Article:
- TOP PLAYERSOffensePABLO S. TORRE | August 20, 2012
- TAMPA BAY buccaneersENEMY lines WHAT A RIVAL COACH SAYSJune 28, 2012
- Faces in the CrowdJune 11, 2001
The Irish were national champions. They had terrorized the college football world--well, all of it except second-ranked Army, whose unbeaten streak now stretched through three seasons. But Notre Dame would have one more shot at the Cadets, in South Bend the following year. That game would be the last in a 34-year Notre Dame-Army series, whose cancellation by West Point would become a sore point with the Irish.
ONLY THREE Notre Dame starters would graduate in the spring of 1947, and Leahy sounded a rare note of optimism when he told the Chicago Sun-Times in March, "We should be in very good shape next season." By September he was back in form: "Army will come out here undefeated on November 8," he said. "As for us, who knows? No telling how many games we'll have lost."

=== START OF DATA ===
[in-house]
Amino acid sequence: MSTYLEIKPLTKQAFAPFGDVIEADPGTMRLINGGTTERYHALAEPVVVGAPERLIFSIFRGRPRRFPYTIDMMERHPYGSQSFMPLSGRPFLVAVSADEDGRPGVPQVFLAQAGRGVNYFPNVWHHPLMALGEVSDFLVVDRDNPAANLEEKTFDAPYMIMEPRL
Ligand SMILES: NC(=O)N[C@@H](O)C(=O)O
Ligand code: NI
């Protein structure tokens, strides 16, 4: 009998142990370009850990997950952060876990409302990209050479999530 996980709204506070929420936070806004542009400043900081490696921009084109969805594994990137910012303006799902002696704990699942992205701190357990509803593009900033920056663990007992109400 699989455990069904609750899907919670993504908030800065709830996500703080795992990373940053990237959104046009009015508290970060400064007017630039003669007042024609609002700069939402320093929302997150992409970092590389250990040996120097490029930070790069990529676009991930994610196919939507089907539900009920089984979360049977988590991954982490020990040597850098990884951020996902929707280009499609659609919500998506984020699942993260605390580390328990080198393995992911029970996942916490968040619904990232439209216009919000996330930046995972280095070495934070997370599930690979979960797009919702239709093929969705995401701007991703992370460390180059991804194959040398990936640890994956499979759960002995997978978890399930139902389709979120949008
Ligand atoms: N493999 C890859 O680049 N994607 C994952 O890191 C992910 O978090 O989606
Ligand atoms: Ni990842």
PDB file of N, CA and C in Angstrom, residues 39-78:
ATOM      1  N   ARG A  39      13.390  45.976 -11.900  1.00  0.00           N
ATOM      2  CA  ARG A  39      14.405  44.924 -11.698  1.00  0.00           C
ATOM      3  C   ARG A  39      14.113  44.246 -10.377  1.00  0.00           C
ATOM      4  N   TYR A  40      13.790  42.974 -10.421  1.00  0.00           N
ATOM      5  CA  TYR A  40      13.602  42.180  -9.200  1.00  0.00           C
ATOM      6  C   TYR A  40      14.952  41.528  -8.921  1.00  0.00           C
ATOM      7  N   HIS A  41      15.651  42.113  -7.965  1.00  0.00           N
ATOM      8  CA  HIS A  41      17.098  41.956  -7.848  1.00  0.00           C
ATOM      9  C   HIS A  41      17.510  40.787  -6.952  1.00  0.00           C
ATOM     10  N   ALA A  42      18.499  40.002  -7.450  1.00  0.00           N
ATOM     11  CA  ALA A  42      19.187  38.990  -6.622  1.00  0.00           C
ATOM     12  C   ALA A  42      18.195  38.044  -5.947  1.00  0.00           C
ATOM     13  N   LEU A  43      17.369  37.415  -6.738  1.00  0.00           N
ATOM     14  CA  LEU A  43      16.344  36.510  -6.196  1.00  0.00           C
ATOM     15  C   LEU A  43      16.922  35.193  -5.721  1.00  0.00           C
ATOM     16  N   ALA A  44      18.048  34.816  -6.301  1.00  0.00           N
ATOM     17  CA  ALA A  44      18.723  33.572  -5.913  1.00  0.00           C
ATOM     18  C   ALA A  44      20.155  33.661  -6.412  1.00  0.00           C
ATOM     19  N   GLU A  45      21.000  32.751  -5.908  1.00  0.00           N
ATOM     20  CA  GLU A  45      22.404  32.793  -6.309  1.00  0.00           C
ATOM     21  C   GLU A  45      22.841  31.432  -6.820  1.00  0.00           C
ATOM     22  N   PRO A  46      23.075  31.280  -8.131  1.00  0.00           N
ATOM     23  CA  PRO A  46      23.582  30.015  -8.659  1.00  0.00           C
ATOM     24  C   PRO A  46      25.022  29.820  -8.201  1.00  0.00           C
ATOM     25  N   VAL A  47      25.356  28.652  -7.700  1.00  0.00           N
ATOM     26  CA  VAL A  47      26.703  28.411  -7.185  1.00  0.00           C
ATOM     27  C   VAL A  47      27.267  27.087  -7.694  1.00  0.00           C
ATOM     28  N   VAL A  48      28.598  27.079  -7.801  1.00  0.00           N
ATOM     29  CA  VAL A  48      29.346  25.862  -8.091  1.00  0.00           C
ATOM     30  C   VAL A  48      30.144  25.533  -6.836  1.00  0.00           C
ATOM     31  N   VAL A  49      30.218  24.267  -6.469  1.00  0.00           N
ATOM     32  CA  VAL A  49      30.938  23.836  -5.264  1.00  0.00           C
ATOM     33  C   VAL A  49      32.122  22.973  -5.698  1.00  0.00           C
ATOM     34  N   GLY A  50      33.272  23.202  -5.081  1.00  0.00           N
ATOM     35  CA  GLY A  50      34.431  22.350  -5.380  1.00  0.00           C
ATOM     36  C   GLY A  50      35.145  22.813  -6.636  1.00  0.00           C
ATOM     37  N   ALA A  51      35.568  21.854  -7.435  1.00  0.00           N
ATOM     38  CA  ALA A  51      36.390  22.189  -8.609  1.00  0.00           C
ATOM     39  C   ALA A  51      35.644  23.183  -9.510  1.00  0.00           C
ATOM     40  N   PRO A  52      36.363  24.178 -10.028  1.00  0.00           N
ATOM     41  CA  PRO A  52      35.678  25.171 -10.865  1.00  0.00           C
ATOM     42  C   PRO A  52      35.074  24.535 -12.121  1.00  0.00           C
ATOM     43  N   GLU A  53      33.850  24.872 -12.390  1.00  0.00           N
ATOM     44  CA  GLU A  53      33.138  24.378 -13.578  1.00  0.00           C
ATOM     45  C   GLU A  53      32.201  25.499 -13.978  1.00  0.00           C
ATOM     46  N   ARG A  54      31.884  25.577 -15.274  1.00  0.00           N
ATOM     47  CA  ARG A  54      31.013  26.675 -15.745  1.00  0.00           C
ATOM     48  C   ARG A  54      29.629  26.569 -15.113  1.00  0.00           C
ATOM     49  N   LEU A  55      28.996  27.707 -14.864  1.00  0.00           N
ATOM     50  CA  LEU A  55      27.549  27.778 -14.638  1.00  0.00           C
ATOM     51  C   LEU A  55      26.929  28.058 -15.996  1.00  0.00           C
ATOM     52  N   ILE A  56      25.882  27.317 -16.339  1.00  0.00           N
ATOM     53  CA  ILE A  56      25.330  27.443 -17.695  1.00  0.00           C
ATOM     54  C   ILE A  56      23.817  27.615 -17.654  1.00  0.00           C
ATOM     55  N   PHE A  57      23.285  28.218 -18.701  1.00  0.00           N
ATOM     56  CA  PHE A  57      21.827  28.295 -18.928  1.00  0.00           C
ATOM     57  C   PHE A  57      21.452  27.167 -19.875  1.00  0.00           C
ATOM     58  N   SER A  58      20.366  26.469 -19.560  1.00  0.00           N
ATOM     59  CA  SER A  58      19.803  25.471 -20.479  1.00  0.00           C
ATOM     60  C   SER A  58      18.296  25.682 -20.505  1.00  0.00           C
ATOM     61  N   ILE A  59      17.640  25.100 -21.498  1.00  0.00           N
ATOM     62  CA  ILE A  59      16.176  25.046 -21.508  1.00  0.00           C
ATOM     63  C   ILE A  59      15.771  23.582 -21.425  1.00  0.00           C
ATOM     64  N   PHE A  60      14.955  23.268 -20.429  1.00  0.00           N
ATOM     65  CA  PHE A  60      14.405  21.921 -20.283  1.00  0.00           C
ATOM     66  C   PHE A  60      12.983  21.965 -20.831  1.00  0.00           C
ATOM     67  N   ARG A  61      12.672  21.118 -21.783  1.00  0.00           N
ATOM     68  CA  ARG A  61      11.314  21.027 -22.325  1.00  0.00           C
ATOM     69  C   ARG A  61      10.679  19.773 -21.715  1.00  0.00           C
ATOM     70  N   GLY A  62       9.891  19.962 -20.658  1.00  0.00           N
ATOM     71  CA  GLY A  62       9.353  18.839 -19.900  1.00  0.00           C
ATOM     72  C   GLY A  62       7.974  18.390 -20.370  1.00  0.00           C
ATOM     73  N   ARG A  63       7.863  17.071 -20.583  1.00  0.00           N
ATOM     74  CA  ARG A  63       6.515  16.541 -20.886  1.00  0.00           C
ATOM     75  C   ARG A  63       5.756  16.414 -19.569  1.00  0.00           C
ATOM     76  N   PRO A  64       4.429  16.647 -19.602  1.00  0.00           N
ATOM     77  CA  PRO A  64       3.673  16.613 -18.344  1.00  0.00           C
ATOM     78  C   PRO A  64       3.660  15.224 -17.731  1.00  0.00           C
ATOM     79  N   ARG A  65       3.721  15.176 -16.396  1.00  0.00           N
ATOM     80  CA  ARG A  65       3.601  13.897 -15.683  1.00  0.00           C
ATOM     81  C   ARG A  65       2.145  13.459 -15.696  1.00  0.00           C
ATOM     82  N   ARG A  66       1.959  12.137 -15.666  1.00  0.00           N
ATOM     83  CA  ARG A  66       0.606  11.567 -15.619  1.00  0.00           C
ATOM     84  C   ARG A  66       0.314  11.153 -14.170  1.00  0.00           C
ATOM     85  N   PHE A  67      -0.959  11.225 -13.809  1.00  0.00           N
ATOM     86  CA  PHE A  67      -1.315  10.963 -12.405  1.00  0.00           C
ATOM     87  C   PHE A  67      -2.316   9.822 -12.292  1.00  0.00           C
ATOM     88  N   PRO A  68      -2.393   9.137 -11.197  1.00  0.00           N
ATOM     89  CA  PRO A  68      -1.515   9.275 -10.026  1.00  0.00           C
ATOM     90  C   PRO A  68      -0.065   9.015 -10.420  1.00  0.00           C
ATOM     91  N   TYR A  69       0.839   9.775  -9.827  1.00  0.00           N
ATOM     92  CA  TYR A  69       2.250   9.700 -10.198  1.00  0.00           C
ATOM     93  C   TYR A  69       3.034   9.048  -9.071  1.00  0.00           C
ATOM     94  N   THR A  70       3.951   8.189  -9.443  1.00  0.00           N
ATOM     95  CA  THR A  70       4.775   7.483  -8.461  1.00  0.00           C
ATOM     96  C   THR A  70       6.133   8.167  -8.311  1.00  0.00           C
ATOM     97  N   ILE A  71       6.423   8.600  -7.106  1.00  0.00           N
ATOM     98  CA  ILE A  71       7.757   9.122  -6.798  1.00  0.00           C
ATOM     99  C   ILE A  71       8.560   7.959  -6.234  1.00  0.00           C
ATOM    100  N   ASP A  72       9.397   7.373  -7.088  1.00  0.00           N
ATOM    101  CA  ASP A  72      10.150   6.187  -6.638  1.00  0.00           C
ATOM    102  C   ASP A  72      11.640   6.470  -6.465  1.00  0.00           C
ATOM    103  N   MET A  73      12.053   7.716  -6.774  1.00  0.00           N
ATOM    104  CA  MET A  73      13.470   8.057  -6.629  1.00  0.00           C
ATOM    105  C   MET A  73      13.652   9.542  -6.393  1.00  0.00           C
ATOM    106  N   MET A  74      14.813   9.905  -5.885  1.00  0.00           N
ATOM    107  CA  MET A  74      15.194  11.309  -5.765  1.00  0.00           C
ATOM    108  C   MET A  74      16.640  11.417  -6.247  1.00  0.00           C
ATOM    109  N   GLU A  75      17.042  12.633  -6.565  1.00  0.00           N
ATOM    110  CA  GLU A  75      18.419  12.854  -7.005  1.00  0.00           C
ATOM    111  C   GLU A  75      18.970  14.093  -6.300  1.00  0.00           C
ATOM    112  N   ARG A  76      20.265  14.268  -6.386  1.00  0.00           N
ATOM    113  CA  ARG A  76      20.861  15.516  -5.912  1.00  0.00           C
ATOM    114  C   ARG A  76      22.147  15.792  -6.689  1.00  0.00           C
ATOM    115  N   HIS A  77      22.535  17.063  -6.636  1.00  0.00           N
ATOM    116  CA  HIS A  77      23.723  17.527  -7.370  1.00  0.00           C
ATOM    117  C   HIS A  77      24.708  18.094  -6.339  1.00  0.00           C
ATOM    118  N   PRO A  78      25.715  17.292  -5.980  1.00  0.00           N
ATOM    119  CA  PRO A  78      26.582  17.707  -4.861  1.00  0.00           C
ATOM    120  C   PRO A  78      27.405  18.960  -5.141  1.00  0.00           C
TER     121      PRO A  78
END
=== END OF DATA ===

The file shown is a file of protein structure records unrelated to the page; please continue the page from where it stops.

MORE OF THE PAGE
The preseason forecasters, unfazed by the pessimism, were saying that this Irish squad might be the greatest collegiate team ever assembled. "Intercollegiate football will be divided into two groups in 1947, Notre Dame and The Rest," Tom Siler wrote in Pic Magazine. "The best games will be the intrasquad scrimmages at South Bend."
When the Eastern sportswriters visited South Bend in the preseason, the first thing Leahy complained about was a lack of size and speed in his backfield. "Instead of halfbacks, we have nine small fullbacks," he said. How about Terry Brennan, a gifted, versatile back who would often line up as a flanker and had led the Irish in scoring and receiving in '46?
"Heart alone," Leahy said. "He hasn't the speed or physique of a great halfback."
Then what about Sitko? Now there was a guy who could fly. "For 50 yards," Leahy replied. "After that, his legs tighten up and tacklers get him from behind."
"He ran well in one game."
And so on, right down to Leahy's announcement that Zalejski would be lost because of a knee injury. "A terrible blow," the coach said. Terrible. Only 15 backs left.
The start of the season revealed a new wrinkle in the offense. The Irish were opening things up. They were throwing the ball: 204 yards in a 40-6 win over Pitt, 184 in a 22-7 victory over Purdue, two teams that had loaded up to stop Notre Dame's fearsome array of runners. The Boilermakers' seven-man line held the Irish backs to 89 yards. That simply had to be addressed. The defense was not a problem. It never was.